top of page


‘we can be heroes, just for one day…’


Art de Vivre is a series of collages produced between 2005 and 2008. It is a comment on the unattainable desire for harmony between human existence and action in the world. Starting as a parody on the fantasy of omnipotence and the fear of failure, the work draws references from personal memories, collective myths and traumas. The collages bring together a wide array of materials; clippings from magazines, workout manuals, graphic logo books and vintage photographic prints, seemingly connected via a chain of associations.


‘The new world’, ‘the healthy body culture’, ‘the superhuman’: many of the theories so dear to Modernism are here under scrutiny. With borrowing the formal composition of avant-guard propaganda posters, Art de Vivre turns the positive vision, forward thinking, assertive language of Modernism into an uncertain, dark, intimate reflection, questioning the role and future of the human being in this world.


Charlie Chaplin, Buster Keaton, Will Coyote, Superman and Flash Gordon. Should we accept our mortal limitations or aim towards superpower abilities for all? The endless battle between lack of ability and desire for omnipotence are here re-enacted, in the montages, like in a scene of a stage play or a frame from a comic strip where the absolutely realistic and the resolutely fantastic casually commingle. Part human and part cartoon, the subjects of Art de Vivre are an elegy to imperfection, the exaltation of error, the enactment of clumsiness; they look almost ridiculous, not quite fitting in the surroundings. Something in their life is about to go wrong. Are they flying or are they falling? If the story line of the series is about ‘having to be in the world’ the actors must be clowns, and failure must be the recipe for their success.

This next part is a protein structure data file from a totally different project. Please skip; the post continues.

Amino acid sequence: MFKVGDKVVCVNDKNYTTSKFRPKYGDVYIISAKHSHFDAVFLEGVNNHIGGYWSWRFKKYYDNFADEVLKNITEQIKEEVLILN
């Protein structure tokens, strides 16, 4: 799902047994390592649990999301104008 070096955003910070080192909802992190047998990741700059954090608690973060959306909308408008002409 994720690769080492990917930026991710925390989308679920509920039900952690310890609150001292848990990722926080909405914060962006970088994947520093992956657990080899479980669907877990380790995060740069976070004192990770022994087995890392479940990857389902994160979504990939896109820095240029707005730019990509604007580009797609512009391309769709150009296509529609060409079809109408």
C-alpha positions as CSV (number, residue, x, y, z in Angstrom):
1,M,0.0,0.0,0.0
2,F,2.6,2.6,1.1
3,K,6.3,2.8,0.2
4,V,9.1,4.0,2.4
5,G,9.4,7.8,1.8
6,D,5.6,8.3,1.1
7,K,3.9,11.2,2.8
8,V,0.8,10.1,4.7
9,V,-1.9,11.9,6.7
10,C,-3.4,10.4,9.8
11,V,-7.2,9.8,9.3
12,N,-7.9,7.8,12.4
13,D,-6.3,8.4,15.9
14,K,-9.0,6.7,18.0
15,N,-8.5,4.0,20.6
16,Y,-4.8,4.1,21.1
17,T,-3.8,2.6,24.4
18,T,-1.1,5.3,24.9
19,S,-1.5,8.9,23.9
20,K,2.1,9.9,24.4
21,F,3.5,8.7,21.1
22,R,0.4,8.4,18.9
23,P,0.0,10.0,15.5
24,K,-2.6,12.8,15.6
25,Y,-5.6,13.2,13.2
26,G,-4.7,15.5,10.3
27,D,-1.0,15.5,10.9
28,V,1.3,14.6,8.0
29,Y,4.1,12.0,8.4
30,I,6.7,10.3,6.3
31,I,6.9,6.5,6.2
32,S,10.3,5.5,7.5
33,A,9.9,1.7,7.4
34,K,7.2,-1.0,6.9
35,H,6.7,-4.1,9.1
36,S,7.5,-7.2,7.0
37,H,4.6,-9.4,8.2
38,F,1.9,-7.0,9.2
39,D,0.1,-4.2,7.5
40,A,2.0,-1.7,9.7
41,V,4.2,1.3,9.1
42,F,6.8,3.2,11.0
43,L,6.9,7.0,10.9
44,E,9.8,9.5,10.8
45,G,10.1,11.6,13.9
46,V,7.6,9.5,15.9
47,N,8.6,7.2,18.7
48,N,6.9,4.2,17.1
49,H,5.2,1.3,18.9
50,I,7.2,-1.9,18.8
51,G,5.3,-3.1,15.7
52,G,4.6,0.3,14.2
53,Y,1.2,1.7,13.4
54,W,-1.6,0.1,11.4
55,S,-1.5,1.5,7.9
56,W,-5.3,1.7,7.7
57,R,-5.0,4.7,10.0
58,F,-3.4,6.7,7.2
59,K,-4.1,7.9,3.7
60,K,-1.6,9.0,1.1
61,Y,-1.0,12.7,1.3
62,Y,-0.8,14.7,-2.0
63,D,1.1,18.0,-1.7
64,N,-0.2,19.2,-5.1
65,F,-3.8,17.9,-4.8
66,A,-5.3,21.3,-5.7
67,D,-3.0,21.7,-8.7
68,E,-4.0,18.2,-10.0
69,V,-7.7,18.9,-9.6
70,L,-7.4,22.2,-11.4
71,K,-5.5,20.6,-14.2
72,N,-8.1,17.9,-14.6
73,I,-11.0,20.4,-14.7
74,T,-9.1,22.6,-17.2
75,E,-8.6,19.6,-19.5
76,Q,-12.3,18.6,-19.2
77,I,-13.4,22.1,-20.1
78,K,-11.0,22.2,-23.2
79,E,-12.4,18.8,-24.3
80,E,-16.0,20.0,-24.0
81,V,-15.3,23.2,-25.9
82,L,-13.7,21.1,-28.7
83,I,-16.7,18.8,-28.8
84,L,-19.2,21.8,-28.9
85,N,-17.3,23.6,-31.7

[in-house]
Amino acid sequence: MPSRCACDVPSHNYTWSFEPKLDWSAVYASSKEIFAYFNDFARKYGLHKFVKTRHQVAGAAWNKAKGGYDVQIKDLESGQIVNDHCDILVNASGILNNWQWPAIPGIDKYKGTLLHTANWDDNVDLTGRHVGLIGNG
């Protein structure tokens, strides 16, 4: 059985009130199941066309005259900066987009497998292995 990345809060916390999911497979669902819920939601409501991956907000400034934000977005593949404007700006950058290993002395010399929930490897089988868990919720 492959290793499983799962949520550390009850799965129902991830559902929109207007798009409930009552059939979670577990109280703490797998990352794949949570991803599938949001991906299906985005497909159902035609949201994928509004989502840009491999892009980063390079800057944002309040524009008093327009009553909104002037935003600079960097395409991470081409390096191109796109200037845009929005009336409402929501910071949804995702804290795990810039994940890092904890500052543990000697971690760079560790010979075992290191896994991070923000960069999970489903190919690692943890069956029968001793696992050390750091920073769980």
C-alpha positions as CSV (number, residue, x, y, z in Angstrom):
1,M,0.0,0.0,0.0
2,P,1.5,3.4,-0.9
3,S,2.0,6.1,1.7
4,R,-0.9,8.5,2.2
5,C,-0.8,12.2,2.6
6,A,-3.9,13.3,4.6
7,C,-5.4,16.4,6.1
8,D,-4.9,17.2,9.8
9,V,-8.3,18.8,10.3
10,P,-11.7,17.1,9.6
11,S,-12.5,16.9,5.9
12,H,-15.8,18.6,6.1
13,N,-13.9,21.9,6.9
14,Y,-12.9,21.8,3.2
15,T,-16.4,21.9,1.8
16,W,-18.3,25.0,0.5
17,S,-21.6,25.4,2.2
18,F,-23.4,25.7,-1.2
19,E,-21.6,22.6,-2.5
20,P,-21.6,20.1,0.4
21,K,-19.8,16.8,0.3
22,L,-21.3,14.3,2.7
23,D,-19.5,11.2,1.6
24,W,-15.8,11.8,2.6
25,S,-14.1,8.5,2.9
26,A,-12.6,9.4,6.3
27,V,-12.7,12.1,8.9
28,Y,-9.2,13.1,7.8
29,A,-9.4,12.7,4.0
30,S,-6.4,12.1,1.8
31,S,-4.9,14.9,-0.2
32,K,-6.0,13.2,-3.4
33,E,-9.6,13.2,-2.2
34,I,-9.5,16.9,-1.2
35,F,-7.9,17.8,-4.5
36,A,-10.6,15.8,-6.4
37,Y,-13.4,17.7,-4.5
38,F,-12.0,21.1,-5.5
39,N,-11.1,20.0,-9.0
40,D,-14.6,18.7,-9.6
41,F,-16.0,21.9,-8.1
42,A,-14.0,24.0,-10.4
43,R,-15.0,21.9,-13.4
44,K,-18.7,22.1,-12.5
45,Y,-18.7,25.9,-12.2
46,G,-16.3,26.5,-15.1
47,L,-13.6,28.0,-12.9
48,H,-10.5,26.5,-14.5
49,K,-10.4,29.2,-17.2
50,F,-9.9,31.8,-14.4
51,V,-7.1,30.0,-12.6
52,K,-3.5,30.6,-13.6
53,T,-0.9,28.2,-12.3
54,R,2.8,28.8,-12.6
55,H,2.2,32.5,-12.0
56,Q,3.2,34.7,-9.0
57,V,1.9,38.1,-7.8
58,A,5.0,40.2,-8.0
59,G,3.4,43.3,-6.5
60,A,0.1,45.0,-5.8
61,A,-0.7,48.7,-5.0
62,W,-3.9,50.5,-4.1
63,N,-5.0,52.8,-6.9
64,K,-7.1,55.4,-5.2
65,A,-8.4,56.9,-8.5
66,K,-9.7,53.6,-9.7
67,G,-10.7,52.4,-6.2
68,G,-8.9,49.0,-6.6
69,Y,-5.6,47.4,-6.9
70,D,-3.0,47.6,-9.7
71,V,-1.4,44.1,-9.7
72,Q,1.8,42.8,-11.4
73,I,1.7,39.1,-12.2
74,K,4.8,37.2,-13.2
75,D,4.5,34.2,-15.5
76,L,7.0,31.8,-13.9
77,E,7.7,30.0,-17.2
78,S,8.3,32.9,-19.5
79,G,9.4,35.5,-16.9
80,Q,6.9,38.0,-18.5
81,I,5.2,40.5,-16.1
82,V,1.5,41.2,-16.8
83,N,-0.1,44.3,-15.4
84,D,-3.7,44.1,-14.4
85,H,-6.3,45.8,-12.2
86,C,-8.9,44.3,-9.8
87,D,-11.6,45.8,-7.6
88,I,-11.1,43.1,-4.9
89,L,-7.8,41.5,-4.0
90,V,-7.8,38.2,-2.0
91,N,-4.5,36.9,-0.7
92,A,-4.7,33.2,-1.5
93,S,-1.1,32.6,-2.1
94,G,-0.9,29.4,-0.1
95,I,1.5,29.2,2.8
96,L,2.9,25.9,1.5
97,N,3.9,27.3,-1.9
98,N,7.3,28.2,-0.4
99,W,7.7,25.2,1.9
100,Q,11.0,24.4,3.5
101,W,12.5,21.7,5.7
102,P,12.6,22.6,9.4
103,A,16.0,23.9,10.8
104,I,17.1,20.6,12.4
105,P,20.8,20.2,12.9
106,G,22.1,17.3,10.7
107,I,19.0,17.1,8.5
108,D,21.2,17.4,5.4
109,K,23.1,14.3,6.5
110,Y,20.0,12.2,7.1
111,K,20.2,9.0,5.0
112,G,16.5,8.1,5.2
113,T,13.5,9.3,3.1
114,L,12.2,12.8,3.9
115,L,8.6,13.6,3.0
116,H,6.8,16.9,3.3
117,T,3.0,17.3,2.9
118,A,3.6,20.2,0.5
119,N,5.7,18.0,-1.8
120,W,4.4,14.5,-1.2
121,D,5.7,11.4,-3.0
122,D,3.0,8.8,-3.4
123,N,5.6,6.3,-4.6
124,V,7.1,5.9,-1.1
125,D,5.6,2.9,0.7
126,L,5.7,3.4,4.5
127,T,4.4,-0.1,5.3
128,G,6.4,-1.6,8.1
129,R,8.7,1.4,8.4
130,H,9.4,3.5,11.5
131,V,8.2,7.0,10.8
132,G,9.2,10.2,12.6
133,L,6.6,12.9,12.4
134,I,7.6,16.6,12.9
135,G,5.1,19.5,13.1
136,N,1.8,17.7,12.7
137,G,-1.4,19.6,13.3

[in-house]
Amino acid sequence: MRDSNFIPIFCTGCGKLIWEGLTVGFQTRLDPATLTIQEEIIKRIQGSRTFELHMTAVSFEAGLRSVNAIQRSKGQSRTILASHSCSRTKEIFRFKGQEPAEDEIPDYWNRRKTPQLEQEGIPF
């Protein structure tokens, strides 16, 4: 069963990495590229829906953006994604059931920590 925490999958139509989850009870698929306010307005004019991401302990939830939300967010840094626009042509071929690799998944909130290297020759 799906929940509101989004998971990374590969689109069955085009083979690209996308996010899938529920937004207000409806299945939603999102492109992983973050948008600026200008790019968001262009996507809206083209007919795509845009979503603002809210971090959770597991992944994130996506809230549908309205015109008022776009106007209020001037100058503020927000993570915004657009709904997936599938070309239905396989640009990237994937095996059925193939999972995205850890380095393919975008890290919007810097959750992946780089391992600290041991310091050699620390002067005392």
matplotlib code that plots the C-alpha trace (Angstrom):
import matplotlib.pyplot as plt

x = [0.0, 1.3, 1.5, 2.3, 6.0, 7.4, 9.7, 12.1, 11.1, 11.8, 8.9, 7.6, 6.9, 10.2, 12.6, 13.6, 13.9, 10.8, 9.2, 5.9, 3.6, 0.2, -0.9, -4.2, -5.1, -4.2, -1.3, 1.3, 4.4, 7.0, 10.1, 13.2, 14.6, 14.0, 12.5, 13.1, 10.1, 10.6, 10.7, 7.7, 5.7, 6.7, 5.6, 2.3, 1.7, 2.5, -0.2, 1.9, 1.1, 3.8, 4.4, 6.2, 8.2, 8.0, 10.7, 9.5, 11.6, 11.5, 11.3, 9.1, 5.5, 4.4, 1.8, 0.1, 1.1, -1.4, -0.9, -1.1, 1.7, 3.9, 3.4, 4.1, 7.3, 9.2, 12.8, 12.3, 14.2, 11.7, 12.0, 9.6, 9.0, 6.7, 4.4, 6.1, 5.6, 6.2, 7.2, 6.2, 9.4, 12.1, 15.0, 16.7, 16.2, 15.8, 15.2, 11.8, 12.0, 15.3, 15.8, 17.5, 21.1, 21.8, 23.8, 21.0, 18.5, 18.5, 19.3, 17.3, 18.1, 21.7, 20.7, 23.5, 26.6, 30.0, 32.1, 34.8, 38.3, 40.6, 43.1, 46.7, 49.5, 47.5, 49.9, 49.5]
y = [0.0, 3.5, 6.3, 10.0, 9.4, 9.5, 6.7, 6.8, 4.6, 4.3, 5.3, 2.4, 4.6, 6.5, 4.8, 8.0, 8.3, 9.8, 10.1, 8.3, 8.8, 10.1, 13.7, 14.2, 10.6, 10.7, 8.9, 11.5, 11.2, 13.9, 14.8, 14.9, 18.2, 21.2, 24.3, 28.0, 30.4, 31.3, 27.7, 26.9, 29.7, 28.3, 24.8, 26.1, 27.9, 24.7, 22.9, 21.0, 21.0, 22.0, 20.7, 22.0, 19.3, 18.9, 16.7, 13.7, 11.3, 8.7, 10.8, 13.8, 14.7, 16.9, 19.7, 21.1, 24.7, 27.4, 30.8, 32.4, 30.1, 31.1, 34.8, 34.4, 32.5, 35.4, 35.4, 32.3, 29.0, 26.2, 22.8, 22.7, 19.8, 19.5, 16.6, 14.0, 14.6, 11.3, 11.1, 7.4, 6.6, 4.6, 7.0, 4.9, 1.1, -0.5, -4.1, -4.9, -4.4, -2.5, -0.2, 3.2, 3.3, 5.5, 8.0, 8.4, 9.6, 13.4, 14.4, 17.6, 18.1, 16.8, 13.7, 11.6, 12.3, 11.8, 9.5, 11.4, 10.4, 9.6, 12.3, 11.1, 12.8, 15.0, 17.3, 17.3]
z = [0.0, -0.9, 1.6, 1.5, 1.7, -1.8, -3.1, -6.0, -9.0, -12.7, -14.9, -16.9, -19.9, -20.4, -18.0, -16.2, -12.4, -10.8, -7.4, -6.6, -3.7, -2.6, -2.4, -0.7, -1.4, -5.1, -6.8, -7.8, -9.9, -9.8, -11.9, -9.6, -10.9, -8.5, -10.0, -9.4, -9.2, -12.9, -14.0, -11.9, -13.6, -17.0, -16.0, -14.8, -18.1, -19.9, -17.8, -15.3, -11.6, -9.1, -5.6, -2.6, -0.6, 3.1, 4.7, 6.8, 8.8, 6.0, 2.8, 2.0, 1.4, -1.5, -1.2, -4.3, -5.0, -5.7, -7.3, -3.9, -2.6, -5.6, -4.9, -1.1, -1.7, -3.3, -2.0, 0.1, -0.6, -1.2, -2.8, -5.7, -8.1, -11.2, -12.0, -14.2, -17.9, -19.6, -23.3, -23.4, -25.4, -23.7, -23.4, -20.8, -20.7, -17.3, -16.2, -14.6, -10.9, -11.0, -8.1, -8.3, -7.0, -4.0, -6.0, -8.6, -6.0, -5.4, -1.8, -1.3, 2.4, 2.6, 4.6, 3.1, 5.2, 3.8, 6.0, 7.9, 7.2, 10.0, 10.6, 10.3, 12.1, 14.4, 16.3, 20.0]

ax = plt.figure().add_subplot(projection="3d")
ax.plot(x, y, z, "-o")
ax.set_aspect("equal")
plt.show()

As the titles of some of the individual works seem to suggest, Art de Vivre becomes a forgotten family album or a distant memory that we no longer recall. Within the play of this aesthetic of uncertainty is the ultimate alternation of Human as God at one end and Human as Fool at the other, self-assertion versus self-abnegation, action versus immobility, existence versus the void. 

Keaton, Buster (Free and Easy)small.jpg

Buster Keaton - Free and Easy, 1930 ©

bottom of page